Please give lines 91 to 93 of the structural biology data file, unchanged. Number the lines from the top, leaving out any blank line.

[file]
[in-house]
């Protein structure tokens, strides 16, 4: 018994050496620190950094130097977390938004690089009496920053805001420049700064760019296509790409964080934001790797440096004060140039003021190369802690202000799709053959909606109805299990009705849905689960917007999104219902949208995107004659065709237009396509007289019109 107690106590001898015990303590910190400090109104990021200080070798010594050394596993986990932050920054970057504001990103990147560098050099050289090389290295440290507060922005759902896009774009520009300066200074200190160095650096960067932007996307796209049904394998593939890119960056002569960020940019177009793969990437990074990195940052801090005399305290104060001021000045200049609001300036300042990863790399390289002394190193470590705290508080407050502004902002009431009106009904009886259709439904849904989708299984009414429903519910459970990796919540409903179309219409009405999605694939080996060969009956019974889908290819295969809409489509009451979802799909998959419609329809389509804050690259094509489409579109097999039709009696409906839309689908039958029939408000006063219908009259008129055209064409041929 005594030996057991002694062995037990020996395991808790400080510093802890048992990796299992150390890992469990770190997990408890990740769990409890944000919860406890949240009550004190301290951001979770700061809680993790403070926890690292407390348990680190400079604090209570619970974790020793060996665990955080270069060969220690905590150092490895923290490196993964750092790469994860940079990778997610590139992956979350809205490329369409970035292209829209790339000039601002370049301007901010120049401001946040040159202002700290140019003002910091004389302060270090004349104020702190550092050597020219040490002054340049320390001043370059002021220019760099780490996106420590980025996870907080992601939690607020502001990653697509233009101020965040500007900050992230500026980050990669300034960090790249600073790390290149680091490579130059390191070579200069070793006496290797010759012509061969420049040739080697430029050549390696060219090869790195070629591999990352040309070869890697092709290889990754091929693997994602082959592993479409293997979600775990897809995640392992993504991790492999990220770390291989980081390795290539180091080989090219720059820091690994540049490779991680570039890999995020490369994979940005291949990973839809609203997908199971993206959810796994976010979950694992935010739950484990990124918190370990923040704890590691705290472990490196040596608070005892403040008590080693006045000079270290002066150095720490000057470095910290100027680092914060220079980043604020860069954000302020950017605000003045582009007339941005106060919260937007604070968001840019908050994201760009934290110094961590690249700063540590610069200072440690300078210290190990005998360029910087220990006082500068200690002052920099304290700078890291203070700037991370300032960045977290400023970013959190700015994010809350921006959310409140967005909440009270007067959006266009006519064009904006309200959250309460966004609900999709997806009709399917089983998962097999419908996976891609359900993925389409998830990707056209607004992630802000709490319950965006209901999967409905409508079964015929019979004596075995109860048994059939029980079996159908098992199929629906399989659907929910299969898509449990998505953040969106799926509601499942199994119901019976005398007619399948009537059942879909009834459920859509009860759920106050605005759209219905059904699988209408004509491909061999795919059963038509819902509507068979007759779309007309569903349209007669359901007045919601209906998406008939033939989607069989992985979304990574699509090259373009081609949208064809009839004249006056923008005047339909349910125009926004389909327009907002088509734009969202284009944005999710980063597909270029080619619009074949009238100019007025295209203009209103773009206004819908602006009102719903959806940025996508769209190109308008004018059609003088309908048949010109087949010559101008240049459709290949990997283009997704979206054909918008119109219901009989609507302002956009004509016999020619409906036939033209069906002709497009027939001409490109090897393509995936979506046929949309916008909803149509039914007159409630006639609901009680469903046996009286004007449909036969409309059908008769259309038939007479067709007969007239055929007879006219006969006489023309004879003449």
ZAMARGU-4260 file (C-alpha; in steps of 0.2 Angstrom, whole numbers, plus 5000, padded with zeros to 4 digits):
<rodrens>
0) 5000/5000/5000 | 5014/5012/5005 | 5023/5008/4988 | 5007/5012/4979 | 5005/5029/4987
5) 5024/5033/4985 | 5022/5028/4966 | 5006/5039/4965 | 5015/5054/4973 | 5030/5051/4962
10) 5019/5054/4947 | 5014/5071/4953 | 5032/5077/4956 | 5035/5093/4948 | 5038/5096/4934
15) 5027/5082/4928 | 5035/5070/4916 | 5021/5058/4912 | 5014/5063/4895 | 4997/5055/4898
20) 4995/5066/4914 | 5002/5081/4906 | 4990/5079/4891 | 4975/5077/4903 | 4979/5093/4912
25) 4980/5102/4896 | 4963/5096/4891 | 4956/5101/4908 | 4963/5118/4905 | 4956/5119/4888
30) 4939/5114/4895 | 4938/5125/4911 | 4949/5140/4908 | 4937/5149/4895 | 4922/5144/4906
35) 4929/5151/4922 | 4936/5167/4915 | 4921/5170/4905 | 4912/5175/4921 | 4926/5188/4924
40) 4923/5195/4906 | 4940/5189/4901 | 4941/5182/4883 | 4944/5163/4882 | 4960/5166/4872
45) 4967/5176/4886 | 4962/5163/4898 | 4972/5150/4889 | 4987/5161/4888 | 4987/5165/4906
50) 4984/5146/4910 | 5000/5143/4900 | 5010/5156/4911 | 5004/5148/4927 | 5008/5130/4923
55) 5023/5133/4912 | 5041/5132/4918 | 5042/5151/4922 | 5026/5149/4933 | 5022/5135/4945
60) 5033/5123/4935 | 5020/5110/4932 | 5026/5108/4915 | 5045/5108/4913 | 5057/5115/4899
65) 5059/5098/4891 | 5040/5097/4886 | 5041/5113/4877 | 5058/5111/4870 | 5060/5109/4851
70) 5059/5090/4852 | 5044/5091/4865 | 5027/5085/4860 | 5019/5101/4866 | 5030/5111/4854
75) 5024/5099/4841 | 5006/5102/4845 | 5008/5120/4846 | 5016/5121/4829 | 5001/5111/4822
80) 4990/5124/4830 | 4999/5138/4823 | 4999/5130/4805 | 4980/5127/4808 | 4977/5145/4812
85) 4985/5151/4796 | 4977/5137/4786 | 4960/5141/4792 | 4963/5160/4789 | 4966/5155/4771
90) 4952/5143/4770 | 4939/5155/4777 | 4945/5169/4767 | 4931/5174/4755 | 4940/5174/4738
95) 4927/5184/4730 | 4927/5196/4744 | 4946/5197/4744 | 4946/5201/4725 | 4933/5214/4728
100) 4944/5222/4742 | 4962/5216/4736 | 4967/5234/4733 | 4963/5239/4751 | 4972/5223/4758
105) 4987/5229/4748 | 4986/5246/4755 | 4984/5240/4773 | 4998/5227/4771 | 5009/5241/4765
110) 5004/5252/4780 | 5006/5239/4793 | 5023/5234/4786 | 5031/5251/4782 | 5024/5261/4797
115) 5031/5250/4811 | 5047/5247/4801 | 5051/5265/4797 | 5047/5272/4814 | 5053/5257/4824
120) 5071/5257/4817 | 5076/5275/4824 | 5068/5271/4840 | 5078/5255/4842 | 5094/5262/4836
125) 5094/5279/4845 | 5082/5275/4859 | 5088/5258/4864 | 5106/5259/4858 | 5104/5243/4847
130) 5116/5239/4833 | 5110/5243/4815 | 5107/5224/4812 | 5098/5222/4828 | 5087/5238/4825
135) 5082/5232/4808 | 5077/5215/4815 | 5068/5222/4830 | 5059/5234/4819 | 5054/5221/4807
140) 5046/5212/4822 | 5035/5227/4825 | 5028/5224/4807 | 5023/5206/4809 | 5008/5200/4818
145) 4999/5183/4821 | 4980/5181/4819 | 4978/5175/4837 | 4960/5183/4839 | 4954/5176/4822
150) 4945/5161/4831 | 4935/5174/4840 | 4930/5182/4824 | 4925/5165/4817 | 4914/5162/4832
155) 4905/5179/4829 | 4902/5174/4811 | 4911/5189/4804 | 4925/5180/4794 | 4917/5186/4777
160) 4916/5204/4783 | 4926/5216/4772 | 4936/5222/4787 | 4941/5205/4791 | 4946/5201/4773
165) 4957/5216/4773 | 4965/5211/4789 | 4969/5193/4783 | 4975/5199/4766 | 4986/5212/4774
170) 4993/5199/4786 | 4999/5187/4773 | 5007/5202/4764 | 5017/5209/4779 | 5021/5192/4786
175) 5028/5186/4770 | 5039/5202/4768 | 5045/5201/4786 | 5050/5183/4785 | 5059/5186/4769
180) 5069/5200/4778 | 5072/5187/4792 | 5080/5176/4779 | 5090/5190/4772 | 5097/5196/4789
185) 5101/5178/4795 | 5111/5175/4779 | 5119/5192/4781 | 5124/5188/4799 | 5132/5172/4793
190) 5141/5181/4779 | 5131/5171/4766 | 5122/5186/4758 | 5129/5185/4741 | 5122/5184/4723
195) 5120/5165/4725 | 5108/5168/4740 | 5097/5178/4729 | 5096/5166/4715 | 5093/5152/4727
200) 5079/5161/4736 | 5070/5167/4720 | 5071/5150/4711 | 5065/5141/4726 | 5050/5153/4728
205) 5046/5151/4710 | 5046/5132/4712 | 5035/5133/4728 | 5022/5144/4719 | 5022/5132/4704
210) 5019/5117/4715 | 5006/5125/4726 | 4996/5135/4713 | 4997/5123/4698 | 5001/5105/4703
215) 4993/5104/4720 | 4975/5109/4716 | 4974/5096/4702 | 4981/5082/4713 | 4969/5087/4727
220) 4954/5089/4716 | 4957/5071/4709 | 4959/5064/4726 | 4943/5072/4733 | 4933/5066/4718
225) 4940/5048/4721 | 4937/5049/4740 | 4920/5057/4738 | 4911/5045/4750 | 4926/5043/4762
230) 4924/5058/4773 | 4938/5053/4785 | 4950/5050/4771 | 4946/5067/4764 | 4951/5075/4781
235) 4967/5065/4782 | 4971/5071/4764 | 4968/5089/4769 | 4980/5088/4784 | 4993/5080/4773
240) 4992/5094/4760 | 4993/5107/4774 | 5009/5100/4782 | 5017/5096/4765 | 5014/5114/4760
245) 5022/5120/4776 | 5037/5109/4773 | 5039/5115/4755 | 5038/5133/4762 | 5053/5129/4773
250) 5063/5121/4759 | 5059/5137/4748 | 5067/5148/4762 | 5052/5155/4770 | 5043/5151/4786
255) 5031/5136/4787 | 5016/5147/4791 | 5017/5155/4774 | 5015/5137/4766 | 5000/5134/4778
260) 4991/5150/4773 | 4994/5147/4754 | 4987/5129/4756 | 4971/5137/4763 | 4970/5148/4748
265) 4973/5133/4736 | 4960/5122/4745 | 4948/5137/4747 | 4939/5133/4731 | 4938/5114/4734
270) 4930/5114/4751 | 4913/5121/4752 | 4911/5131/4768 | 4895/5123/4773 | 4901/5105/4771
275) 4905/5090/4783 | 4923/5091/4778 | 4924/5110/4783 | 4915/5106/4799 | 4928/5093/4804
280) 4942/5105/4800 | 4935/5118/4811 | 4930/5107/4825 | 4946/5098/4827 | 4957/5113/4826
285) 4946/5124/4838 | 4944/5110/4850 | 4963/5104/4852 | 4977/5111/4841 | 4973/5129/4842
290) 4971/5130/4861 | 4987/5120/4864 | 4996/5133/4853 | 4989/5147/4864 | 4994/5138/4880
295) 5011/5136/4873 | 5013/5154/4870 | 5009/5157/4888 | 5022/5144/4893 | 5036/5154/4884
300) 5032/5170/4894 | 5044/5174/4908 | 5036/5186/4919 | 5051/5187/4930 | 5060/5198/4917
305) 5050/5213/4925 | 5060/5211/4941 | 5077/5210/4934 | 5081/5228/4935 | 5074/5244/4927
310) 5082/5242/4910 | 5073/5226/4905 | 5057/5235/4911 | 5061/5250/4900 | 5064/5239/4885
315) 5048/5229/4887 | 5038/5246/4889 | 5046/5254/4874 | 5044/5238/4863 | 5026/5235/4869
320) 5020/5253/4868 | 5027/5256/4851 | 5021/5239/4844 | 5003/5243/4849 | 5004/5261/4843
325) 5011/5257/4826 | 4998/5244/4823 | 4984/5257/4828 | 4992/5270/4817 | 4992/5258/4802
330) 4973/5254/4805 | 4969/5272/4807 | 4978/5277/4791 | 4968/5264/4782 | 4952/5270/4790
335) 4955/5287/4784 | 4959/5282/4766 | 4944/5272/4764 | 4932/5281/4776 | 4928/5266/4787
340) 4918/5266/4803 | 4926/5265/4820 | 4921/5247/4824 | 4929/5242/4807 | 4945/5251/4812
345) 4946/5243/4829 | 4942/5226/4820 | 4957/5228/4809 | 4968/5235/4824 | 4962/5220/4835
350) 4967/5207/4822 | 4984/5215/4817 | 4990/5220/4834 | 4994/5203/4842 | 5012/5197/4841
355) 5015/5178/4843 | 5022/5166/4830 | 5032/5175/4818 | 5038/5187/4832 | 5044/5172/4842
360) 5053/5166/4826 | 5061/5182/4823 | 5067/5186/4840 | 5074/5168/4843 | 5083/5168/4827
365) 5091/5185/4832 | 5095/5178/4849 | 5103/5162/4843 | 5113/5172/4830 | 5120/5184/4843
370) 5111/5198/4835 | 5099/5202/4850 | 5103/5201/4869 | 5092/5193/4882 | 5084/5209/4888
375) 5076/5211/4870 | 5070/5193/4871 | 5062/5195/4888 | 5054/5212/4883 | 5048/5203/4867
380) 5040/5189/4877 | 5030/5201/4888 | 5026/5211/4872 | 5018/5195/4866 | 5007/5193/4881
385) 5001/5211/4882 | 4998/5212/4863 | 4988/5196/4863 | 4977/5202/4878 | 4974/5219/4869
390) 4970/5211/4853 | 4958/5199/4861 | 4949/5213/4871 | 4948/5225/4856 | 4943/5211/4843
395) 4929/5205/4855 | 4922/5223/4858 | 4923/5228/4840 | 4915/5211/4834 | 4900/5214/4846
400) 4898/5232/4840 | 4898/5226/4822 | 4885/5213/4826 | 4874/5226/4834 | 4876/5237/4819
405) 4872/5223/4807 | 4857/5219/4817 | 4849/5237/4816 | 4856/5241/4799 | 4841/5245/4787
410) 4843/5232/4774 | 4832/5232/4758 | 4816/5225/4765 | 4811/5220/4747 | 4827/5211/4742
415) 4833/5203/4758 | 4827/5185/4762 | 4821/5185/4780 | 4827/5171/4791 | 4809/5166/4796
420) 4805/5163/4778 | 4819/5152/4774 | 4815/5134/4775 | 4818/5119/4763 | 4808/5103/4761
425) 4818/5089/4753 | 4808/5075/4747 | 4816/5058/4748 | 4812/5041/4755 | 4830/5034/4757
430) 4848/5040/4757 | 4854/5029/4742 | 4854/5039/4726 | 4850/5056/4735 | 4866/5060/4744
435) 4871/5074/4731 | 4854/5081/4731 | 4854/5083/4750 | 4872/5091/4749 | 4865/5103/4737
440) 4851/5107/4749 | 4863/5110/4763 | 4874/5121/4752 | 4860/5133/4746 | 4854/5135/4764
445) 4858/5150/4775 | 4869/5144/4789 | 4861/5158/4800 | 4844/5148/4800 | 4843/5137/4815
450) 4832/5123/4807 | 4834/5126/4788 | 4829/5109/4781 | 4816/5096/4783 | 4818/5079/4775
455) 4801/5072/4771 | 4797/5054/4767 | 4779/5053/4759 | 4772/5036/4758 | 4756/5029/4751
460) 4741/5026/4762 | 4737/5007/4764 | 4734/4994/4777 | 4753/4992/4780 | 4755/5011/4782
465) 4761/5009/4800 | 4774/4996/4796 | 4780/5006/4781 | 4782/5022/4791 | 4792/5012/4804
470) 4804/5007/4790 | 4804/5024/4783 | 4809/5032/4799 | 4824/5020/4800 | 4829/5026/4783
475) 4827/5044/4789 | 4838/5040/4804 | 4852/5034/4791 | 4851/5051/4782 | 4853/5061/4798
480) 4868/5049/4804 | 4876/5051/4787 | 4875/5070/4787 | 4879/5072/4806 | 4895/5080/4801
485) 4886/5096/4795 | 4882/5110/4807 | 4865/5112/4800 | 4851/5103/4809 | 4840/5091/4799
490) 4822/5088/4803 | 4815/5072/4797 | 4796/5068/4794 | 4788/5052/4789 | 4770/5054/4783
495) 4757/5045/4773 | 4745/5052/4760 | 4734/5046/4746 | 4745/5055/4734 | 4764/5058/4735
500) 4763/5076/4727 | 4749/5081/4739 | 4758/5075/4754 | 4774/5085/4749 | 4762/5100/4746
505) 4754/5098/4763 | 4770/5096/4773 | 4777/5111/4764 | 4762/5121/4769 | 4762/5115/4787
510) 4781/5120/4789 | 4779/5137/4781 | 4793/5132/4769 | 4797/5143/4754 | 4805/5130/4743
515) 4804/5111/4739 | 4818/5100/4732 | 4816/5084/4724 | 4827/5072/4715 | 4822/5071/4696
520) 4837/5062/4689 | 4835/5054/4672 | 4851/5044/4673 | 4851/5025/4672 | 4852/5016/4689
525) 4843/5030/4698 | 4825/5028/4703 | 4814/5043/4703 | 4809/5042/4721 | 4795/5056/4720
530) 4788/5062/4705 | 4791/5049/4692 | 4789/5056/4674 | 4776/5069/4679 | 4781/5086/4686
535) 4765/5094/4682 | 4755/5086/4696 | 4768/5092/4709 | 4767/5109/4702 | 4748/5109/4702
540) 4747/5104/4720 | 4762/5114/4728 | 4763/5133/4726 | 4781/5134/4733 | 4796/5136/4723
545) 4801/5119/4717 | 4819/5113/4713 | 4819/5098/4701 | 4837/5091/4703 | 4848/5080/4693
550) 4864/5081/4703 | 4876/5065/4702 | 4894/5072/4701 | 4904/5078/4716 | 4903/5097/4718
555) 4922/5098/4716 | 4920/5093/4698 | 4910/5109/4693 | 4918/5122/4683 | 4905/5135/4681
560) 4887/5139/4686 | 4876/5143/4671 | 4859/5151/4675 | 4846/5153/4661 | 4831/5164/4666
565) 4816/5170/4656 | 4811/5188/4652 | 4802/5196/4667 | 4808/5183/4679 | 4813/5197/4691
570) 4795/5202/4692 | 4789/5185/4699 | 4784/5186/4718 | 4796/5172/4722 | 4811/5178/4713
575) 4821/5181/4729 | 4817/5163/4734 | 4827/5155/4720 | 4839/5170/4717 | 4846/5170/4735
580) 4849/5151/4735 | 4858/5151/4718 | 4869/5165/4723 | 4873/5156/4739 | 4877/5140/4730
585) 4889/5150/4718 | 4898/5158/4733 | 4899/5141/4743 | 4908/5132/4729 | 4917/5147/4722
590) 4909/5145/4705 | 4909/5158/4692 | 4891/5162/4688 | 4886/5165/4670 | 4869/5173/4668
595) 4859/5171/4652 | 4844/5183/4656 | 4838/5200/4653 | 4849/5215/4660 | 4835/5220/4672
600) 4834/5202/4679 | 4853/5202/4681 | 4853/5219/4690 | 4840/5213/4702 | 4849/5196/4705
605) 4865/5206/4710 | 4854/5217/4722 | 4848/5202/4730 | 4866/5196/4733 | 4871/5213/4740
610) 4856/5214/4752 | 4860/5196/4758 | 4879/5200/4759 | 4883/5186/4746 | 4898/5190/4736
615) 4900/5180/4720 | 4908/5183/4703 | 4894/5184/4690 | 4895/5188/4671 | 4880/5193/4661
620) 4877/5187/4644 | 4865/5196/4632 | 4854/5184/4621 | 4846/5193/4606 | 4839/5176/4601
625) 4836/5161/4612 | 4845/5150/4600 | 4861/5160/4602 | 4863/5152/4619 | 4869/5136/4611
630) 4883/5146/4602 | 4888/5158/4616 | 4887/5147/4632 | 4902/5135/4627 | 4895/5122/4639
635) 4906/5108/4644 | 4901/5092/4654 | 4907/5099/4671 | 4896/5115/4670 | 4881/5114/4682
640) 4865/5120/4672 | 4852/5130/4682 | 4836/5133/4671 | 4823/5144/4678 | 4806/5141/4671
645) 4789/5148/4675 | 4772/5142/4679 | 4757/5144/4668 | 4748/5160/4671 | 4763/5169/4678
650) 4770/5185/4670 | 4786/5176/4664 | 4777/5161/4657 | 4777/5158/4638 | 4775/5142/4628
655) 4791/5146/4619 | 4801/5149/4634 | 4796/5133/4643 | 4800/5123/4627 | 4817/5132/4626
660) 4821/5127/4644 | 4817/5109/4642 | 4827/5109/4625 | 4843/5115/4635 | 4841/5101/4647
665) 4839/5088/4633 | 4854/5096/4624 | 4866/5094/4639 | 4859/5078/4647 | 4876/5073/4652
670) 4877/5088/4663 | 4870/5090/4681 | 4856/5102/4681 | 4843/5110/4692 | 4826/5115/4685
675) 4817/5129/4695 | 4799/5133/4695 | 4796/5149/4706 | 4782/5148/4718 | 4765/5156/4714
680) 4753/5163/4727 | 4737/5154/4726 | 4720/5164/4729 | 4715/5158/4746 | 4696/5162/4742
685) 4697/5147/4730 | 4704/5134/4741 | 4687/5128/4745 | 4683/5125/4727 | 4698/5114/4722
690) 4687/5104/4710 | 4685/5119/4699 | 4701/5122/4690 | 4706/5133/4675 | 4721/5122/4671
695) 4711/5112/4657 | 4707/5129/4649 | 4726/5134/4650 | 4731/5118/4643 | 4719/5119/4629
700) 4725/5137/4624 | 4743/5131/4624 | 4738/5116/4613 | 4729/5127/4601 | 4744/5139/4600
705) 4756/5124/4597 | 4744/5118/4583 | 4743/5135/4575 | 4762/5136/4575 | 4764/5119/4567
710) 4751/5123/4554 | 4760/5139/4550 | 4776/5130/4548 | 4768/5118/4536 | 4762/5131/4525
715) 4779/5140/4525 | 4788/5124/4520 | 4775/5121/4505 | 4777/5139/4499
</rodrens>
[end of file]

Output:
430) 4848/5040/4757 | 4854/5029/4742 | 4854/5039/4726 | 4850/5056/4735 | 4866/5060/4744
435) 4871/5074/4731 | 4854/5081/4731 | 4854/5083/4750 | 4872/5091/4749 | 4865/5103/4737
440) 4851/5107/4749 | 4863/5110/4763 | 4874/5121/4752 | 4860/5133/4746 | 4854/5135/4764